For starters, the lithium-ion batteries found in most EVs can't handle extreme temperatures, so instead Fering has gone with a lithium-titanate-oxide (LTO) battery pack. These have advantages and drawbacks; they're renowned for extremely long life cycles, they can charge quickly and they work from -40 to 60 °C (-40 °F to +160 °F), so they can handle just about anything shy of an Antarctic winter.
On the other hand, they don't store a whole lot of energy by weight; their specific energy ranges from 30-110 Wh/kg in comparison to the best lithium-ion cells, which are up around 260 Wh/kg. Thus, the Pioneer can only go about 80 km (50 miles) on pure, silent, zero-emissions battery power.
But this is designed for serious expeditions, so the Pioneer also carries a 70-kW (94-hp), 800cc, three-cylinder biodiesel combustion generator to keep the batteries topped up. Running constantly at its most efficient speed, the combustion engine is capable of delivering impressive fuel efficiency around 50 miles per gallon ( 5.6 L/100 km) with the batteries totally flat. With long-range tanks fitted, Fering estimates a whopping 7,000-km (4,350-mile) range between fuel stops.
There's no reason why it can't run other generator systems, either; Fering says that if biodiesel isn't available where you're headed, it's just as happy to put in a gasoline engine or hydrogen fuel cell.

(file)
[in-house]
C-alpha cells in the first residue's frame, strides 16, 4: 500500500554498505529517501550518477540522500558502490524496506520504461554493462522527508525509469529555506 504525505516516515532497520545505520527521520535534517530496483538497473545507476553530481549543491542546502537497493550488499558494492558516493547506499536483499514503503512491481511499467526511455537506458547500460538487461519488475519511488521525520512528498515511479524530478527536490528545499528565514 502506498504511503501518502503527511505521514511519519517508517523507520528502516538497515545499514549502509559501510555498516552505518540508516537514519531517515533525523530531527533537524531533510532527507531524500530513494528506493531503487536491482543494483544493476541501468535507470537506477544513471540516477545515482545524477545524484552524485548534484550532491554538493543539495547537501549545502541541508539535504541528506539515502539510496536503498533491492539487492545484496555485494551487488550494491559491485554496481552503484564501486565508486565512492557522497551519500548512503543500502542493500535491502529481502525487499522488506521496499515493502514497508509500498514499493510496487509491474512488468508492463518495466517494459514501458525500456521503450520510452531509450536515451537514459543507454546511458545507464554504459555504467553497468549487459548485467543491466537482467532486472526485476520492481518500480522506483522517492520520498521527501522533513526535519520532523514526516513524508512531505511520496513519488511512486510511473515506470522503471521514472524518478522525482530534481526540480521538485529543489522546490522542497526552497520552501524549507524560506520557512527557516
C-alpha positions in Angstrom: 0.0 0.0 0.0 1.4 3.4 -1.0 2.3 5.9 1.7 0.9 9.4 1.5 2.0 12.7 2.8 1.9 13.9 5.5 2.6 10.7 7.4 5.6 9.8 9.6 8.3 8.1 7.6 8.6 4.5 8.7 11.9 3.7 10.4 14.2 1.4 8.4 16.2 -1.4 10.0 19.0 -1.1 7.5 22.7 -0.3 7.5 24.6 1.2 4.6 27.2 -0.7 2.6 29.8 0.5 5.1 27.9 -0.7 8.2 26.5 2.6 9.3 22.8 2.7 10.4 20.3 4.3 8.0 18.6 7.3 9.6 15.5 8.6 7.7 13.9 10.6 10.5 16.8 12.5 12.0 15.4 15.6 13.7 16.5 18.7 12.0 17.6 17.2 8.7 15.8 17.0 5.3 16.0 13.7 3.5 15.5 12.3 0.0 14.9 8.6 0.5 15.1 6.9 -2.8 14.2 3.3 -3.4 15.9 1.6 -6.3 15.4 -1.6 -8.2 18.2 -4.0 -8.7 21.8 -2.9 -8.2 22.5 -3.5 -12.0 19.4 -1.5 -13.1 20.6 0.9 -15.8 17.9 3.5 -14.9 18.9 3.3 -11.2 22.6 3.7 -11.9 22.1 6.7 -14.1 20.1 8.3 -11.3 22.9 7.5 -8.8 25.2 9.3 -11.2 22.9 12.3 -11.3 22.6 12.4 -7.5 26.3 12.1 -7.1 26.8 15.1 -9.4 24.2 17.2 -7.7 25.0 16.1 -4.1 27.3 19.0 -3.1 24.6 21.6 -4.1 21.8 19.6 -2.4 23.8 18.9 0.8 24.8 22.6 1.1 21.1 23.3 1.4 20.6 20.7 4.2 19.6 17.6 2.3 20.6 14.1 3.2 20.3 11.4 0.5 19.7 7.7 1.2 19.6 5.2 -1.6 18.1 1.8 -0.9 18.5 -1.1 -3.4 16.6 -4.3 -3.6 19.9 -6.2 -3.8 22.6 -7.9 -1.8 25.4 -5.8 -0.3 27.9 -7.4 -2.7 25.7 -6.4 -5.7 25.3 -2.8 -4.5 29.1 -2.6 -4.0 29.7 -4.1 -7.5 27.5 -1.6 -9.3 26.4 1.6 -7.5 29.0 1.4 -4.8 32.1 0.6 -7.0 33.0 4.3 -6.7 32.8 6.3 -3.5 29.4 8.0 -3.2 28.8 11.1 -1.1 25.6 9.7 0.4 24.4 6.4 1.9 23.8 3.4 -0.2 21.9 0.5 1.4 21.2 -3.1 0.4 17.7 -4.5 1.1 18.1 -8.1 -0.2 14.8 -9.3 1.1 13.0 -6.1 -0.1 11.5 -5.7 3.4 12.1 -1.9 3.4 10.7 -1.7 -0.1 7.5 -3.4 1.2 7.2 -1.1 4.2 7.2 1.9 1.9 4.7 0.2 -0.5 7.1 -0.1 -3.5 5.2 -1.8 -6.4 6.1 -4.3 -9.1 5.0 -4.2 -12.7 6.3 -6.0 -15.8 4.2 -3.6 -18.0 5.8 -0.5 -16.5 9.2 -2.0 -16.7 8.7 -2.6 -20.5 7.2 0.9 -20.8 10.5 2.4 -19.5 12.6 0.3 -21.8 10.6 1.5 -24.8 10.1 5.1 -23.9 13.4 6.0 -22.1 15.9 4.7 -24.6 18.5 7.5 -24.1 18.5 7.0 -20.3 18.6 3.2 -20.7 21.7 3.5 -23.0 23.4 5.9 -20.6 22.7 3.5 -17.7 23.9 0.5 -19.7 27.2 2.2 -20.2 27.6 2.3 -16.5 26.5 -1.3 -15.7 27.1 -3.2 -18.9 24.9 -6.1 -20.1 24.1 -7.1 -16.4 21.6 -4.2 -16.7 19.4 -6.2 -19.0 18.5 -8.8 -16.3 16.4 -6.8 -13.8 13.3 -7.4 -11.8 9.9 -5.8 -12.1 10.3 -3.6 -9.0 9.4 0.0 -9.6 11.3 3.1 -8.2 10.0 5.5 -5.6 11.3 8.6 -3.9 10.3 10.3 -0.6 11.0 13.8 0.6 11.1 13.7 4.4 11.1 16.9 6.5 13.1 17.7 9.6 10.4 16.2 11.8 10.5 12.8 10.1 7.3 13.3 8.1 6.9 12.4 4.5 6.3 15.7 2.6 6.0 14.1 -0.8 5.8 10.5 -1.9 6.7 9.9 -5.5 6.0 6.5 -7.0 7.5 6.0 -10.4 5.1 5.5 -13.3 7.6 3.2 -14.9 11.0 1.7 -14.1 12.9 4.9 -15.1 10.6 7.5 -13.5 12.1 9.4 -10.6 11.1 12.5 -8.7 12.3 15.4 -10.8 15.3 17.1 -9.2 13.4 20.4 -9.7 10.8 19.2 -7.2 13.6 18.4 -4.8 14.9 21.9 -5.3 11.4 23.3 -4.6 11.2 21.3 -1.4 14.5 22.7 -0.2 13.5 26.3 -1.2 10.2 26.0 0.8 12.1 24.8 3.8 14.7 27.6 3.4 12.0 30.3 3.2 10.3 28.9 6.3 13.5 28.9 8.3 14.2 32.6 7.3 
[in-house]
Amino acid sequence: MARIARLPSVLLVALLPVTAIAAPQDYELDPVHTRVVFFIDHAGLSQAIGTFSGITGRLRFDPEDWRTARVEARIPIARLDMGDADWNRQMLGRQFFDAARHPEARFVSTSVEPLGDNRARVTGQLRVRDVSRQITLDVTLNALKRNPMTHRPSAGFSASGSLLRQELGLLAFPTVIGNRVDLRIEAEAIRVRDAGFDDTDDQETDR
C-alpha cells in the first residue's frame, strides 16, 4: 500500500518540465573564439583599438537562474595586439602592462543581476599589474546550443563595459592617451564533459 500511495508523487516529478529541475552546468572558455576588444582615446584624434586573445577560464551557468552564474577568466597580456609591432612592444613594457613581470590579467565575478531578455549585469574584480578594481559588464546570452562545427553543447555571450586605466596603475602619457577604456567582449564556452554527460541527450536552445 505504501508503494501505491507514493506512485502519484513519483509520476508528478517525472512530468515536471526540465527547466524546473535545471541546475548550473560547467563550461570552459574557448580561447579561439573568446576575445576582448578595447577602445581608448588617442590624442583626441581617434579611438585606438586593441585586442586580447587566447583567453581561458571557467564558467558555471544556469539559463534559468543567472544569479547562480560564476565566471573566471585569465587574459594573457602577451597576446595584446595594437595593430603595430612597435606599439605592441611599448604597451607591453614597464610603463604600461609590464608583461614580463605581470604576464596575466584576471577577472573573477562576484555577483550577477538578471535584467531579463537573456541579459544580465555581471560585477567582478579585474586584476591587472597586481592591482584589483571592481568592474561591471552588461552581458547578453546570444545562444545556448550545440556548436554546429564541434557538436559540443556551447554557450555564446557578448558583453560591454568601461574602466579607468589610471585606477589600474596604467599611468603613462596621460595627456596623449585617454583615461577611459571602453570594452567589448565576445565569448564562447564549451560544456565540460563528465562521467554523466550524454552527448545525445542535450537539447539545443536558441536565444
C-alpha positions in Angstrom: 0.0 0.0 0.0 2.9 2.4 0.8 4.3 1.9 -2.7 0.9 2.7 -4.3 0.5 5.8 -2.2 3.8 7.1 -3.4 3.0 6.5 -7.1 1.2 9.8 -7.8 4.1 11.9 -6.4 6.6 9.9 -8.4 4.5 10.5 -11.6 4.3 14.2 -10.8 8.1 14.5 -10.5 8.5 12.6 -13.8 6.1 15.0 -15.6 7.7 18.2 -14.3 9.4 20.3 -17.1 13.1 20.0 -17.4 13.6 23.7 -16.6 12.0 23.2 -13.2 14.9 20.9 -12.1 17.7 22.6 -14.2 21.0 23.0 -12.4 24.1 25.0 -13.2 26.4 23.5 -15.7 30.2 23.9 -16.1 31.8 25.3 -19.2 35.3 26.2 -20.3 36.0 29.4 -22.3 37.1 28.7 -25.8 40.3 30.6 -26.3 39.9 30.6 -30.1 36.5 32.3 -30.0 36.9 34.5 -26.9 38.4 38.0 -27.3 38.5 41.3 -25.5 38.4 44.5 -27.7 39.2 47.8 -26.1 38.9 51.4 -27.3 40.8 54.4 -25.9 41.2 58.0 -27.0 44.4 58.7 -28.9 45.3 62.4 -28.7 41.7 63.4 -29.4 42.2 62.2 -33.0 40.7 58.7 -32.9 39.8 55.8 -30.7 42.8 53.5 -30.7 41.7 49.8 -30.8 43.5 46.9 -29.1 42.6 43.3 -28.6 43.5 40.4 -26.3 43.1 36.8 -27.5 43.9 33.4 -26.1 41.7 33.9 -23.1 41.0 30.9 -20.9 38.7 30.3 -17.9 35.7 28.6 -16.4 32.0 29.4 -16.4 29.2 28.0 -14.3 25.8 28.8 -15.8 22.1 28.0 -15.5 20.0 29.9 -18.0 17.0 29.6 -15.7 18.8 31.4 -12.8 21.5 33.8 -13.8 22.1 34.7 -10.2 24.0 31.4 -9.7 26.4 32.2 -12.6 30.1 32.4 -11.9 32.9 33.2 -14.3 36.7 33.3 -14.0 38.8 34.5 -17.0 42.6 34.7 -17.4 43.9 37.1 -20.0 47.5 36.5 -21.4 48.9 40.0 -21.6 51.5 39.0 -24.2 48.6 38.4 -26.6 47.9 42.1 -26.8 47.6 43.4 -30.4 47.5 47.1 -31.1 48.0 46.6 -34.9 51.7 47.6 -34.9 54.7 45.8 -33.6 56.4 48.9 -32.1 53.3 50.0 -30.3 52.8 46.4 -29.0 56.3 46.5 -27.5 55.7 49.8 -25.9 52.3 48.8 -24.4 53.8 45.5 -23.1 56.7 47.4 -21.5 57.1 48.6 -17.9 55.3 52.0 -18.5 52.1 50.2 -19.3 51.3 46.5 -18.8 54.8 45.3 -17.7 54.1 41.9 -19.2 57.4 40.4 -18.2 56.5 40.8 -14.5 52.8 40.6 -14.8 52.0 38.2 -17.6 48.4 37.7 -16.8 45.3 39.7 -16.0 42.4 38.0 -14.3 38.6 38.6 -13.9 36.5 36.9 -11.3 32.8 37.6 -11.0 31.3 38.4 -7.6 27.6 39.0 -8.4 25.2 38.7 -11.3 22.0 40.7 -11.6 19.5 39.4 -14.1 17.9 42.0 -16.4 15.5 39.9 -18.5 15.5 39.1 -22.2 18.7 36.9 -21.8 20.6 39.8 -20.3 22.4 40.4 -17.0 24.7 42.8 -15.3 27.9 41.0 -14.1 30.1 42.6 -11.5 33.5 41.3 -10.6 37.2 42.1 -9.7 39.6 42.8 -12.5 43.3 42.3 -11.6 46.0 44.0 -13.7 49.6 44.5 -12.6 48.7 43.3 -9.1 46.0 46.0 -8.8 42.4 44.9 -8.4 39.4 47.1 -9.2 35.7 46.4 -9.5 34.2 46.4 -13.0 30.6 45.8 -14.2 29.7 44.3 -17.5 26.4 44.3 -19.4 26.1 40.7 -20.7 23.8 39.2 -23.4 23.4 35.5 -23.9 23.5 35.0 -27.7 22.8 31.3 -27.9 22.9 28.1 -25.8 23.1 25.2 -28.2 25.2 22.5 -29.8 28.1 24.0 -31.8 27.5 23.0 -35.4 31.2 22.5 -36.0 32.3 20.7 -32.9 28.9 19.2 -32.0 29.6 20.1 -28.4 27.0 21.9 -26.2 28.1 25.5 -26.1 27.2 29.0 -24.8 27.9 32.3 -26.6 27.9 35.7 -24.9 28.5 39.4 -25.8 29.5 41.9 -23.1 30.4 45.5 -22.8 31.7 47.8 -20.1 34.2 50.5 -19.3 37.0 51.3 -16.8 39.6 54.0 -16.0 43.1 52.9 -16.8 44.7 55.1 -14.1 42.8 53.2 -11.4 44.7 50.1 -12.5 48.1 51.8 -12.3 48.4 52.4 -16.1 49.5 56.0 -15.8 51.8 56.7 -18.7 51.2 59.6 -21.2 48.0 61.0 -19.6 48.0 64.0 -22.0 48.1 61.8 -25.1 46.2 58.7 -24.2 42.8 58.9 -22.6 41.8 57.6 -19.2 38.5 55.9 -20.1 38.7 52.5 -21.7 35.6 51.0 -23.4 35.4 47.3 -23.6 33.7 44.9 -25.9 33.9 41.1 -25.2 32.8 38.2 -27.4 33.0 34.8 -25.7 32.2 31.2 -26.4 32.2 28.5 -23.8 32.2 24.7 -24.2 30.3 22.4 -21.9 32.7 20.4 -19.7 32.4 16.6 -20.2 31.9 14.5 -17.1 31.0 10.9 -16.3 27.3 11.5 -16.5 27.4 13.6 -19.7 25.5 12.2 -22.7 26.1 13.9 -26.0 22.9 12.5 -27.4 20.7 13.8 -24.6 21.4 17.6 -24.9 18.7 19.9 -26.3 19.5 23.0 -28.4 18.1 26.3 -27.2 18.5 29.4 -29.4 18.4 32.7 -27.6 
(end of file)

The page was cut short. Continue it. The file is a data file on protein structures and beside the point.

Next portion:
The whole thing weighs around 1,500 kg (3,300 lb) – much lighter than your average 4WD – thanks to an aluminum/composite spaceframe deign and bodywork made from a tough, replaceable canvas. This canvas sure doesn't look real pretty in the prototype pictures, but Fering says is similar to the outer shell of a high-end hiking boot, and offers better insulation in the cabin than a regular metal skin.
Drive comes from a pair of electric motors at the front and rear axles, offering some 600 Nm (443 lb-ft) of torque. It's not designed for high speed, topping out at 125 km/h (78 mph), but its off-road credentials are exemplary, handling 60-percent gradient climbs, 50-degree side tilts, 50-cm (20-in) step climbs with its almost complete lack of overhang at the front wheels, and wading depths up to 1.4 m (4.6 ft). And it can carry its own weight in cargo.
Fering, founded by former McLaren Head of Advanced Concepts Ben Scott-Geddes, has got its first prototype up and running, and it's undergoing a series of tests both by Fering and by early customer organizations evaluating it for various use cases. The company says it's targeting the first half of 2022 for the start of serial production.
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